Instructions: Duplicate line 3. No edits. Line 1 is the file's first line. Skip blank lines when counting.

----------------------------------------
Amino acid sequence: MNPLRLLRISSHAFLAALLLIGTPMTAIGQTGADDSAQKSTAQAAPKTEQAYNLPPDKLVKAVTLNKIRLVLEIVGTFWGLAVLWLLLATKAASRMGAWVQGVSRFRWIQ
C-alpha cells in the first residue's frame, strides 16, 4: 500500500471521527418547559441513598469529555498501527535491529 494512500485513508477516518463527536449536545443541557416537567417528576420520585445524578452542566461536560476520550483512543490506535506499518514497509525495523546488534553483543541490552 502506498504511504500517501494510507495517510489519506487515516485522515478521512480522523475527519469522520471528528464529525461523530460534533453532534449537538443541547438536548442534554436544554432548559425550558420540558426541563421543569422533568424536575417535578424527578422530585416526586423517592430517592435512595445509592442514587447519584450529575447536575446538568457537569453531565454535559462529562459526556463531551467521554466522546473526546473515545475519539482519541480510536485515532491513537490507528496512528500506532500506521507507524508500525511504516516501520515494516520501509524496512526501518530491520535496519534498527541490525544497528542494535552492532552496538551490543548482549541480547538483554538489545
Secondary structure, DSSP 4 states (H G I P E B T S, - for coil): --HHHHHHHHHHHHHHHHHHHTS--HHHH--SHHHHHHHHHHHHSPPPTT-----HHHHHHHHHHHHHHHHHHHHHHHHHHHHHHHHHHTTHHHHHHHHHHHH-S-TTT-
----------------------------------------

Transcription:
Secondary structure, DSSP 4 states (H G I P E B T S, - for coil): --HHHHHHHHHHHHHHHHHHHTS--HHHH--SHHHHHHHHHHHHSPPPTT-----HHHHHHHHHHHHHHHHHHHHHHHHHHHHHHHHHHTTHHHHHHHHHHHH-S-TTT-